Magenta (going_not_gone) wrote in bookgrope,
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Fitzwilliam Darcy, Gentleman

Having recently reread Miss Austen’s fine novel, Pride and Prejudice, I was delighted to receive, on loan from a dear friend and fellow reader, a more recent work entitled Fitzwilliam Darcy, Gentleman, by one Pamela Aidan. These three volumes, written in the style of Miss Austen (much as I am attempting here), purport to be the story of Pride and Prejudice as seen from the point of view of Mr. Darcy.

In short, this is fan-fiction, albeit published rather than given away for free by means of the internet. As Miss Austen’s writings retain their popularity nearly two centuries after they were first penned, it is no surprise that succeeding authors wish to expand upon the scenes and characters she created, and whether Miss Austen herself would be chagrined by this usage must remain in the realm of speculation. I myself suspect she would be amused and pleased to know that her reputation has so long outlived her.

In any case, dear reader, while I have not yet finished reading the first volume (An Assembly Such As This), I write here to offer my review. My motives are two: to be more successful at keeping track of my reading this year than I was in the last; to revive the bookgrope community as a place for devoted readers to share their opinions on various books. I do hope that you will join in and share your views; it need not be an exercise in stylistic imitation such as this, which I attempt merely for my own amusement!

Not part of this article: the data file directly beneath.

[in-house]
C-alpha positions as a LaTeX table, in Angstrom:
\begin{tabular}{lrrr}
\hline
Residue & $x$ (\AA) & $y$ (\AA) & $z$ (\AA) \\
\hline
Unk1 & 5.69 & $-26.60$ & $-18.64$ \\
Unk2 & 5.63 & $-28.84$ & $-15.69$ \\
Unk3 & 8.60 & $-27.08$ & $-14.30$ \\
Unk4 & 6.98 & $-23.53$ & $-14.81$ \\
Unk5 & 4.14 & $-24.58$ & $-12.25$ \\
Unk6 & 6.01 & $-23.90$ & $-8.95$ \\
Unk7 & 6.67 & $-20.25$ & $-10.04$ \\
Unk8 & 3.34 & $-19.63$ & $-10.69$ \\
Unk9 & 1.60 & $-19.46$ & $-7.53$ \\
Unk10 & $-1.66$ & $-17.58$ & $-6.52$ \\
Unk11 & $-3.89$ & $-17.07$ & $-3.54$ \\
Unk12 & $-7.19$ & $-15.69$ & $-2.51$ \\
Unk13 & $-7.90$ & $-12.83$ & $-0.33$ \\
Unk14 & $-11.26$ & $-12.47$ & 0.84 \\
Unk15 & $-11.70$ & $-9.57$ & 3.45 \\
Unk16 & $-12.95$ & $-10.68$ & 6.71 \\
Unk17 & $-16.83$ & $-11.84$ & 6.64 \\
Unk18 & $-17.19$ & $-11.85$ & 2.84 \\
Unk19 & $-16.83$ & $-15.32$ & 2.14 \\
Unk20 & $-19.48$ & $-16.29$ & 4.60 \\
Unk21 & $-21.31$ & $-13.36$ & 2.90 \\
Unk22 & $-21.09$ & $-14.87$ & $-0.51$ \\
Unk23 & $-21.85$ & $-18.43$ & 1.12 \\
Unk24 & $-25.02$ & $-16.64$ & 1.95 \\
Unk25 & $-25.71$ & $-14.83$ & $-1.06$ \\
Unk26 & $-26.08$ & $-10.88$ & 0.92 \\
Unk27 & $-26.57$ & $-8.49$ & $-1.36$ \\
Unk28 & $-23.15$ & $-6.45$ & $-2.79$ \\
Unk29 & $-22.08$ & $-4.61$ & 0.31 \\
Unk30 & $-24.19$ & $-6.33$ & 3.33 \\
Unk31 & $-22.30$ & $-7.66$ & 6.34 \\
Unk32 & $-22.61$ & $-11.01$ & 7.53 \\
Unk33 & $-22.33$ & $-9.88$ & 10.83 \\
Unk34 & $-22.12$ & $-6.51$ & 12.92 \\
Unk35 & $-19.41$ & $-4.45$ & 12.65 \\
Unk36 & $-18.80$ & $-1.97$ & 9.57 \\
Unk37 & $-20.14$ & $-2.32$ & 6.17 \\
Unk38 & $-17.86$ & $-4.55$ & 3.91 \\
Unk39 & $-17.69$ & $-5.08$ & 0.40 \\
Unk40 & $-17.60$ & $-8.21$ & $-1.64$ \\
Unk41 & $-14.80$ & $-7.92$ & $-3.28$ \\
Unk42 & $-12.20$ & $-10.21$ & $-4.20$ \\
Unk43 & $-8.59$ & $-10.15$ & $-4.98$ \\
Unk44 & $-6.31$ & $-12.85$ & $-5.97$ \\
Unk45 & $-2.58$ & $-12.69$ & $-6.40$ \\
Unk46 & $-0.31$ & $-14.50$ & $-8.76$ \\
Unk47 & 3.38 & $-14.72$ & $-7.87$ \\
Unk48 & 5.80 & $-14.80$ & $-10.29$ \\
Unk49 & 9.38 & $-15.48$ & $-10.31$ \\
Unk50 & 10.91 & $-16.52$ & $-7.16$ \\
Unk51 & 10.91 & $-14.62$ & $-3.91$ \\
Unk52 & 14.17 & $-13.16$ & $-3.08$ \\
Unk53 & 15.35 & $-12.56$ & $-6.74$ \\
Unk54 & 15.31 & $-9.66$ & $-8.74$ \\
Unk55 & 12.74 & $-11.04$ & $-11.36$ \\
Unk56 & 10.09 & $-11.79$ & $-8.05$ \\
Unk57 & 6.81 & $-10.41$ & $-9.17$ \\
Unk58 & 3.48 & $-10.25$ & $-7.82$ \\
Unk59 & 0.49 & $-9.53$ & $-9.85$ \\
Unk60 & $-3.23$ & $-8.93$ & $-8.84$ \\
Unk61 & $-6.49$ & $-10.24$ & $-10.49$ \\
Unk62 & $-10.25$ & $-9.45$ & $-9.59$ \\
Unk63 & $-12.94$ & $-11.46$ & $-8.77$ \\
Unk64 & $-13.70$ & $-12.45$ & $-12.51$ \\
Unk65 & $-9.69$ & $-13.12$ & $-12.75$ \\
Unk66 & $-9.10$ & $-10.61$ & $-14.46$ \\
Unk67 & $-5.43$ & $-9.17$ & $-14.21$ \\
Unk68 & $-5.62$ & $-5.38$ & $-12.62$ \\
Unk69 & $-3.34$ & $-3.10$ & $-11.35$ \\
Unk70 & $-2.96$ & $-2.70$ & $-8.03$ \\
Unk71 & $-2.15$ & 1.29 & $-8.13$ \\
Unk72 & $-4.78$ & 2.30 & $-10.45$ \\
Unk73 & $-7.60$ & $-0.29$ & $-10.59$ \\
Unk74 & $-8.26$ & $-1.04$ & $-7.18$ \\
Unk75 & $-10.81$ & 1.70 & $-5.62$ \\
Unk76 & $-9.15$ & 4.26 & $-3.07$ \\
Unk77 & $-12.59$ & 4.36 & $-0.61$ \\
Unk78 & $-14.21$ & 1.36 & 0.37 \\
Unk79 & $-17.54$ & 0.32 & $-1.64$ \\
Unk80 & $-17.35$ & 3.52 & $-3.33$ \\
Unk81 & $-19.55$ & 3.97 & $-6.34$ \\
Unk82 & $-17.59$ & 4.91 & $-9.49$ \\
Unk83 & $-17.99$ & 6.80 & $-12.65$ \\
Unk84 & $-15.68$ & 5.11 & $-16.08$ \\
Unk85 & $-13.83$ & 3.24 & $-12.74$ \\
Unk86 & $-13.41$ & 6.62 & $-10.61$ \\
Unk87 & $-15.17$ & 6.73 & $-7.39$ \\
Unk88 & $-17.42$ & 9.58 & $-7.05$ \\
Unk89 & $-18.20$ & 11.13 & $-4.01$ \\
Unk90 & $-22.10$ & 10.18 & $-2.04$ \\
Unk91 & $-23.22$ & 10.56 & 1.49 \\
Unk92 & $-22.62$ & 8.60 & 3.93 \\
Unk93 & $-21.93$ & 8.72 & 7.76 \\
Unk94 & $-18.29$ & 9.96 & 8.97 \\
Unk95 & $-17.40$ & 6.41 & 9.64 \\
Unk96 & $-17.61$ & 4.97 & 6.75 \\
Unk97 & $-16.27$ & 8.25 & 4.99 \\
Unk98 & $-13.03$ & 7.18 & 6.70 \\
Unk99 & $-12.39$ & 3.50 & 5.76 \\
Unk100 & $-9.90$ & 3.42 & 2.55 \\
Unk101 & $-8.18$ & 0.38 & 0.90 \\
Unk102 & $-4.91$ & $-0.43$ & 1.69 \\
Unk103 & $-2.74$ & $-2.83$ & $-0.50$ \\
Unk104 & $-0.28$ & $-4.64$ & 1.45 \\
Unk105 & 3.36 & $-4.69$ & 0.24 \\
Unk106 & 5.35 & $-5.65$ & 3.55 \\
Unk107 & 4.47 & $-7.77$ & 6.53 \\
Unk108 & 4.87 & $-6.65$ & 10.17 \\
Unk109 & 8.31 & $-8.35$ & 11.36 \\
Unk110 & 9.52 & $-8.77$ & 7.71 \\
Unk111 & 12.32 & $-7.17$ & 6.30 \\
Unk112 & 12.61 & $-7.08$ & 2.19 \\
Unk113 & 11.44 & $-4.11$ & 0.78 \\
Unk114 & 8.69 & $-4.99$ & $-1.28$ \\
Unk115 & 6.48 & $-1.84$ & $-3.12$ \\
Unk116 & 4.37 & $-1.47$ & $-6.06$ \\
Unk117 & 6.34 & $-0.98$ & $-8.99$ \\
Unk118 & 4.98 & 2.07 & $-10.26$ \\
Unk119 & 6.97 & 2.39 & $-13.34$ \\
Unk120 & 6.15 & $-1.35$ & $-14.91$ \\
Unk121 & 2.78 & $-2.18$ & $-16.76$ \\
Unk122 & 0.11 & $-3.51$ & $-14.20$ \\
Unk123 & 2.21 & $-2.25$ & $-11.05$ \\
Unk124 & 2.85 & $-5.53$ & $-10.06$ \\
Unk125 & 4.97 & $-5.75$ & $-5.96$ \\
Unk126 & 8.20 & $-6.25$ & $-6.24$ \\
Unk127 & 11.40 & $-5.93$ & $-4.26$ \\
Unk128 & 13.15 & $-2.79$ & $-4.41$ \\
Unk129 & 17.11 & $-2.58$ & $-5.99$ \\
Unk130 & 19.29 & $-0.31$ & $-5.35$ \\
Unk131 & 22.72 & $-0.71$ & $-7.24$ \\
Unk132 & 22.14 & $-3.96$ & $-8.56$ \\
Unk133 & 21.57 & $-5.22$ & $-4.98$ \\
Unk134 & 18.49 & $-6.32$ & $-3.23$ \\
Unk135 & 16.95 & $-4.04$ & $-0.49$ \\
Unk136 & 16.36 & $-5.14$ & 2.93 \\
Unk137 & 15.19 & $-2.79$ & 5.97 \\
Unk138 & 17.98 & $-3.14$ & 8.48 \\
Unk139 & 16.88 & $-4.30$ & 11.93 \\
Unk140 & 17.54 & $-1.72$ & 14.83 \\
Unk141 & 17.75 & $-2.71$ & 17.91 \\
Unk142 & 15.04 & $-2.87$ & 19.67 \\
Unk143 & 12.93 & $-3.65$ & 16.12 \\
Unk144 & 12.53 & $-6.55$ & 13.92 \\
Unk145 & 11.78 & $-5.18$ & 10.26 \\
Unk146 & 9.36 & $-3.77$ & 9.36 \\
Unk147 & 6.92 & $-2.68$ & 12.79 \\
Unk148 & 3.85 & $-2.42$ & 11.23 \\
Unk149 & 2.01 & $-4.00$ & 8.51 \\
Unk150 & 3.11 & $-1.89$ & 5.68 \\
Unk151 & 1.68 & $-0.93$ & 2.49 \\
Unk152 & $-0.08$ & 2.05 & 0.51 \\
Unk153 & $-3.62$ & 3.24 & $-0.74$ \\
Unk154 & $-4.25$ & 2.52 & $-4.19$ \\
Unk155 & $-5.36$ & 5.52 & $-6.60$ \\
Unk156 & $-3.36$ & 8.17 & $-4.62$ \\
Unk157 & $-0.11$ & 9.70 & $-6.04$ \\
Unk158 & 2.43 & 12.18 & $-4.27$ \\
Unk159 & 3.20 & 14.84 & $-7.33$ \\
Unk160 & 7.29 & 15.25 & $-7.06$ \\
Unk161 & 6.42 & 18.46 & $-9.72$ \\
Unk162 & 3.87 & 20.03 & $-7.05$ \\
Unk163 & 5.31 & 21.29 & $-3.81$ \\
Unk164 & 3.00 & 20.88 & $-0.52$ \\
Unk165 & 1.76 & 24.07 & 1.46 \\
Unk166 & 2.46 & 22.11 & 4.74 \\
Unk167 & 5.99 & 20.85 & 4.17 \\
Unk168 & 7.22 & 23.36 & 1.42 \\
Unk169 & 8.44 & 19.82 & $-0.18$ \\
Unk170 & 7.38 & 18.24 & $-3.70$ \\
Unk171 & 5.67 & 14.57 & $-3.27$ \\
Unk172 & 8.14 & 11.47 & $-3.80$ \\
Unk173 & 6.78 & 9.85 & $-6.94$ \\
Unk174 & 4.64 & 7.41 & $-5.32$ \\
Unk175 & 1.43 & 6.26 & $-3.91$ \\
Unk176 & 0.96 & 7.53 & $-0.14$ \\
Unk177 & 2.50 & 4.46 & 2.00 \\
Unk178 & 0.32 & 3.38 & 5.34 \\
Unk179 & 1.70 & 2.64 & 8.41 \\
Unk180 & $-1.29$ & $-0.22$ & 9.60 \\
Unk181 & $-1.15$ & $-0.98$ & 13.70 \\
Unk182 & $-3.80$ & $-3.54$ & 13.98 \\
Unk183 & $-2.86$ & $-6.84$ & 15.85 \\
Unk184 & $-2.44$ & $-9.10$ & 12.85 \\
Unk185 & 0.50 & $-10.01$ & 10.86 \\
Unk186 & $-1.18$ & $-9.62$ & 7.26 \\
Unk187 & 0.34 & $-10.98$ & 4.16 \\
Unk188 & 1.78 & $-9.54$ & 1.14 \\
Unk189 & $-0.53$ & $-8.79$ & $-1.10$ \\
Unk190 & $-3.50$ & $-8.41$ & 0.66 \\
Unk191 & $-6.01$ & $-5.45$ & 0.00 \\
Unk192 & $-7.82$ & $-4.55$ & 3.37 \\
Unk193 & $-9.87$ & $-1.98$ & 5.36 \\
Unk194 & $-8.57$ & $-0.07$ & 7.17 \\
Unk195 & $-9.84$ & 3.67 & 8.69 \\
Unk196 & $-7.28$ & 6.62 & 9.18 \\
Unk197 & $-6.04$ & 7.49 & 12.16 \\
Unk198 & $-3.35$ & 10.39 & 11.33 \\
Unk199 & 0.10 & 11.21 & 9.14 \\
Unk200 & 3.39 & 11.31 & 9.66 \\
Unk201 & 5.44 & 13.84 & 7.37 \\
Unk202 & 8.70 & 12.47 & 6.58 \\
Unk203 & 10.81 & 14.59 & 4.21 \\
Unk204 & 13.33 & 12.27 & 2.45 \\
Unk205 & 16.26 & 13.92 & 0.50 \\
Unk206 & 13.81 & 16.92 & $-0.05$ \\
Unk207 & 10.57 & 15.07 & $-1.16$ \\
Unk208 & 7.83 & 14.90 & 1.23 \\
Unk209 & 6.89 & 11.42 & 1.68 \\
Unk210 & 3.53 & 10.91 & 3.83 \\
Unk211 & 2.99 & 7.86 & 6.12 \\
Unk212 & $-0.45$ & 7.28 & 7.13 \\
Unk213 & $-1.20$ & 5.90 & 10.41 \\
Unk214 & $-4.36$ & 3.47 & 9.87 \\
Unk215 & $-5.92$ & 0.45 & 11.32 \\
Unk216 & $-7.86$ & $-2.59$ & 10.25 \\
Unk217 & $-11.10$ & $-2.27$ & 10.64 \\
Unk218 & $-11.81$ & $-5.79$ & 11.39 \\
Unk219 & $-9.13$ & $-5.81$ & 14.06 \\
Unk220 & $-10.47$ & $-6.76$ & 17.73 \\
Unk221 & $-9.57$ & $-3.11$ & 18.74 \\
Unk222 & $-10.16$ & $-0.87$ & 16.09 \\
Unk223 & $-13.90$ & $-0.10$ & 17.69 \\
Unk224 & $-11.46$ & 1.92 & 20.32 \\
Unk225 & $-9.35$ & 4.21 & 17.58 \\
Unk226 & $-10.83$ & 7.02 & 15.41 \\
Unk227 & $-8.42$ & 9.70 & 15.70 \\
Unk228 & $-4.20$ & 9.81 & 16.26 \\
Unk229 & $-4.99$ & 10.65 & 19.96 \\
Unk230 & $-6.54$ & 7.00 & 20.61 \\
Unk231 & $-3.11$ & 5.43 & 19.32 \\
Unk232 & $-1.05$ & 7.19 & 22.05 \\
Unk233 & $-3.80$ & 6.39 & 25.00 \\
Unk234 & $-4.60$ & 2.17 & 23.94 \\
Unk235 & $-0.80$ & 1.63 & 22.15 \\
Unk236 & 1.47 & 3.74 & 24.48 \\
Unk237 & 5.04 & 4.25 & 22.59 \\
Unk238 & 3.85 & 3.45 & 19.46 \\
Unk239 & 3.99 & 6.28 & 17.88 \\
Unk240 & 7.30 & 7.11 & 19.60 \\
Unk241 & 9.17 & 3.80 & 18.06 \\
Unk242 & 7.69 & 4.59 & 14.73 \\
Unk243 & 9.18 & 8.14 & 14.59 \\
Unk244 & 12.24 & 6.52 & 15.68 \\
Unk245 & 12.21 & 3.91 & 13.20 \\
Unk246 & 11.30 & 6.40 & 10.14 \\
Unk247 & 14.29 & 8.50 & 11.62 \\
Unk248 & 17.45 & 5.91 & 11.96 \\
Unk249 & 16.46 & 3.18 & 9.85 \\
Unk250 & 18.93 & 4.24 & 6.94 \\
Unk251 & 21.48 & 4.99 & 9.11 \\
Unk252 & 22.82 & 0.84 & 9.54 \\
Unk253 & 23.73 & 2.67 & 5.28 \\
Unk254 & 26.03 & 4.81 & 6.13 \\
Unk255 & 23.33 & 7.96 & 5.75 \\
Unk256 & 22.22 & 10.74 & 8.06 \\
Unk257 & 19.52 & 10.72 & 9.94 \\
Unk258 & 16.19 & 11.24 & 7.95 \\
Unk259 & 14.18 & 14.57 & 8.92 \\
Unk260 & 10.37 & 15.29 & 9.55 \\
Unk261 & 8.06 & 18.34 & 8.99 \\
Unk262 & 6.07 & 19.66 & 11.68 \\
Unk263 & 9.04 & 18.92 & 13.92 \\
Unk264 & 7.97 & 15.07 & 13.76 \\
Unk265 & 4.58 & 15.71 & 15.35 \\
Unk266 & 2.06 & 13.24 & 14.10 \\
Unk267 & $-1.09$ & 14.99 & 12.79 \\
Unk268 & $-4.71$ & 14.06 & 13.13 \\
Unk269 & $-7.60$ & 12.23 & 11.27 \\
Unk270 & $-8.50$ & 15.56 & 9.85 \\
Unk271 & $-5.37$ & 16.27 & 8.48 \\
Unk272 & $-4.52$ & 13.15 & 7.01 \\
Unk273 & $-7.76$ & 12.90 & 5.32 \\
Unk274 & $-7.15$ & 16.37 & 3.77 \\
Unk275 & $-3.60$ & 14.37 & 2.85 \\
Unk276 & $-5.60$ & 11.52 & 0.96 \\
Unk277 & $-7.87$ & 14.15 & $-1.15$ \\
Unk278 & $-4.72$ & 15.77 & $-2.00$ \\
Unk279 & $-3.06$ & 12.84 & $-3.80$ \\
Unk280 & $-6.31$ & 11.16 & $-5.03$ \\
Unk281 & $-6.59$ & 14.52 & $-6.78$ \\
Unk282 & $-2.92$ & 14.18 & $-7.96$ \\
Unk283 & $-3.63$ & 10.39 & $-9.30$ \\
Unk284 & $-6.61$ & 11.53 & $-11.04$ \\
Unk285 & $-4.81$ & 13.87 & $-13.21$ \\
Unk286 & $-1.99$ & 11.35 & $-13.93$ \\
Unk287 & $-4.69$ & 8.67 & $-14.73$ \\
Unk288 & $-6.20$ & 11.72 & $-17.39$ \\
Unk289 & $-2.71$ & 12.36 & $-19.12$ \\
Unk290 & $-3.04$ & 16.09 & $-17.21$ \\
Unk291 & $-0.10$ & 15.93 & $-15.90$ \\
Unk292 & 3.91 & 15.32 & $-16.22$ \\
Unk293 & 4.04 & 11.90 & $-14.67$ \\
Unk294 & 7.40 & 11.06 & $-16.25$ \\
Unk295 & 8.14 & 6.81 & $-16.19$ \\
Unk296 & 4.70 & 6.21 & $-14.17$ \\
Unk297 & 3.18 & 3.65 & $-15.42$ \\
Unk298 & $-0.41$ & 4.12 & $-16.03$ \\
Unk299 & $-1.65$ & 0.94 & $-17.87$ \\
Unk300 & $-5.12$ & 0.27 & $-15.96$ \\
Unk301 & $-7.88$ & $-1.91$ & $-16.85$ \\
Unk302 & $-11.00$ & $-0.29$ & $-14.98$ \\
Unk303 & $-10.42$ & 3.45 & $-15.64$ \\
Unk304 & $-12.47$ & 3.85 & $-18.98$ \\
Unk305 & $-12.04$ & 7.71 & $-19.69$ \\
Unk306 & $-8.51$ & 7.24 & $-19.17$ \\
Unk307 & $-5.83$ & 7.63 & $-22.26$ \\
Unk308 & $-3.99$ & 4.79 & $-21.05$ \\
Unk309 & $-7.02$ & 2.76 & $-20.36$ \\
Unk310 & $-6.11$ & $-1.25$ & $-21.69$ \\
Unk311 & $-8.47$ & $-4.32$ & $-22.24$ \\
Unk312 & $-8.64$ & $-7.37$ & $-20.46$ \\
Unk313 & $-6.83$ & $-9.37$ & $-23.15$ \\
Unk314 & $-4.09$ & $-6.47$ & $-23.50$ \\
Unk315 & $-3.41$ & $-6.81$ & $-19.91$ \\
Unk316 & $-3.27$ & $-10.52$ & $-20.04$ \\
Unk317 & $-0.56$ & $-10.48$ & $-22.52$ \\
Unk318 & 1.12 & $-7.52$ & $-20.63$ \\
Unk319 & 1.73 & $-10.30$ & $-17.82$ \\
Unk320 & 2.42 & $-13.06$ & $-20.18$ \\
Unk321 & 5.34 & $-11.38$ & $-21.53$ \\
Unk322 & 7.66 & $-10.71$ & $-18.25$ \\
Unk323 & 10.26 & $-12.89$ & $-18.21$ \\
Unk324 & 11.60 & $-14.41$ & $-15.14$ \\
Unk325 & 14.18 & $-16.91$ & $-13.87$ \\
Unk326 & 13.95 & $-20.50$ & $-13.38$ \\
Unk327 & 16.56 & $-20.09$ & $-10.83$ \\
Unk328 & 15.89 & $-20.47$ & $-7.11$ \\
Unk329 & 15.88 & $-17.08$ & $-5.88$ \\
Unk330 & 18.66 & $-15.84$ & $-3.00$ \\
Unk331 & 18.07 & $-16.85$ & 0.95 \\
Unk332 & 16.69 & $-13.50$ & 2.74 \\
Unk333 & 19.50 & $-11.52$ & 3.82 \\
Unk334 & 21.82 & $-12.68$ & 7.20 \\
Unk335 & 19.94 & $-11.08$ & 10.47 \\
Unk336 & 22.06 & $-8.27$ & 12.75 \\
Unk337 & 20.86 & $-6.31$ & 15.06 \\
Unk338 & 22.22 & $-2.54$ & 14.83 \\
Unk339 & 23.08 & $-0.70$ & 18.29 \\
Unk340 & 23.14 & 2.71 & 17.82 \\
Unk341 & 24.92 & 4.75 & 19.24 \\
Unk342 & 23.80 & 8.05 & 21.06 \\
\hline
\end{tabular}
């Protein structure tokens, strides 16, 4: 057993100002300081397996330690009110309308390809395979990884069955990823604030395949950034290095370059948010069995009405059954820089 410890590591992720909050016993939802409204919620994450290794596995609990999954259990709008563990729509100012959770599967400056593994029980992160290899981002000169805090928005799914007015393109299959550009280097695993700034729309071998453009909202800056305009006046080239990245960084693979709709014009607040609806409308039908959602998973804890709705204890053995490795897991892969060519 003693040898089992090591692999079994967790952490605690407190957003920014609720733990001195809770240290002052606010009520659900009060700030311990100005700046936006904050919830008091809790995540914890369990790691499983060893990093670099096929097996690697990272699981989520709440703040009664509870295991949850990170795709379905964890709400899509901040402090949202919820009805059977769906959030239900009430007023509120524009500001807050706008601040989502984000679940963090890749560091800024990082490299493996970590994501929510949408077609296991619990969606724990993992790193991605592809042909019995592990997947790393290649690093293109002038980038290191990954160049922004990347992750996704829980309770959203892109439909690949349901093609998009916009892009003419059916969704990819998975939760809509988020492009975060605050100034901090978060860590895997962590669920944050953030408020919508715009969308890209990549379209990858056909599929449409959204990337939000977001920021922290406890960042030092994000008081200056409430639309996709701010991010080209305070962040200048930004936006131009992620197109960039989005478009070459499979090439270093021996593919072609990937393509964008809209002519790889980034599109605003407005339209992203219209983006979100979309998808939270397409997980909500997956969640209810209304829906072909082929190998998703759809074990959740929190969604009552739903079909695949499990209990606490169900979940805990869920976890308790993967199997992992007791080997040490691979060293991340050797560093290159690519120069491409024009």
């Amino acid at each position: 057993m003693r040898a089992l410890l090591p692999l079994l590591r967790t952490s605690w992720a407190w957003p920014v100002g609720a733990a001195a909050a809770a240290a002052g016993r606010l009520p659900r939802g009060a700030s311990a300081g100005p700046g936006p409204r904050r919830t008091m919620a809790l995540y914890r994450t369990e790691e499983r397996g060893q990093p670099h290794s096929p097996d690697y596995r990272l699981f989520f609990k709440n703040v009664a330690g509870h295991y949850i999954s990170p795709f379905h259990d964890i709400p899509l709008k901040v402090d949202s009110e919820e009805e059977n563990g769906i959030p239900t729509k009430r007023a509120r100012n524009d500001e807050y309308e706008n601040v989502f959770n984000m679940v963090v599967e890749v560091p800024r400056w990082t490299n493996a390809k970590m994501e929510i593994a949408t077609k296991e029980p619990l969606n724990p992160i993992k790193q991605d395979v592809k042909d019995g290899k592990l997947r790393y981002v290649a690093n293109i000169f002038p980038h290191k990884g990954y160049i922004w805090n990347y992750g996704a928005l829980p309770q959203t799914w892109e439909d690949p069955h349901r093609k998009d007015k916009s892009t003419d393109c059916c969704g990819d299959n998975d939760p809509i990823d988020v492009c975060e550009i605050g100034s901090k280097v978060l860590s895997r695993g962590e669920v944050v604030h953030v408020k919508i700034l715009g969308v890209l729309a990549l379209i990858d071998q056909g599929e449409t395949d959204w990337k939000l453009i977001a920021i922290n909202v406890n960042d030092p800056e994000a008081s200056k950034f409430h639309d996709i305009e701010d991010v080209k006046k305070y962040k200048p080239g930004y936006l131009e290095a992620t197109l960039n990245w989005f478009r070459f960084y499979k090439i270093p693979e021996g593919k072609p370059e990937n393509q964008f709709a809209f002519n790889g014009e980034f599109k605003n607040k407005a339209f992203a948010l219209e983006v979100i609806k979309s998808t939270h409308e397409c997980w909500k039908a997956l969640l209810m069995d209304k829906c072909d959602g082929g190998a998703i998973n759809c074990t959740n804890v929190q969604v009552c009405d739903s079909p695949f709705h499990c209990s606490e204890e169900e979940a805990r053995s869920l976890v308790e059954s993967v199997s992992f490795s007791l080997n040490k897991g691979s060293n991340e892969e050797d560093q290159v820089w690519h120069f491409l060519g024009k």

My initial reaction to this book was to wonder at its length. Miss Aidan takes three volumes, totaling 791 pages, to tell the same story that Miss Austen revealed in a mere 282. Perhaps the use of pen and ink rather than keyboard encouraged a less verbose style! Each succeeding volume is longer than the last, putting one in mind of that other celebrated female novelist, Mrs. Rowling.

Of course, the discerning reader finds quality more important than quantity to the enjoyment of a book (as perhaps Mrs. Rowling ought to have remembered). I find that Miss Aidan catches the tone and rhythm of Miss Austen’s style tolerably well, despite using rather more words to convey the same scene. I have noted a few small but jarring errors. On several occasions, the story refers to Miss Elizabeth Bennet as “Miss Bennet,” which title rightfully belongs to her eldest sister Jane; certainly a mistake Mr. Darcy would never make! I also find Miss Aidan’s view of Mr. Darcy’s character differing from my own. In reading the original work, I sensed his regard for Elizabeth Bennet developing far more gradually, whereas Miss Aidan seems almost to believe in “love at first sight.” Still, one’s view of any fictional character is naturally subjective, and I can scarcely object when I have no intention of penning my own Austen fan fiction. I do appreciate her treatment of Mr. Bingley’s character, and portrayal of the friendship between Mr. Darcy and Mr. Bingley. In this regard I found her insights novel, yet plausible.

In short, this work is necessarily derivative, and overly wordy, but is not without interest. Fans of Miss Austen’s work will find it an pleasant diversion, allowing them to visit familiar scenes from a slightly different perspective.
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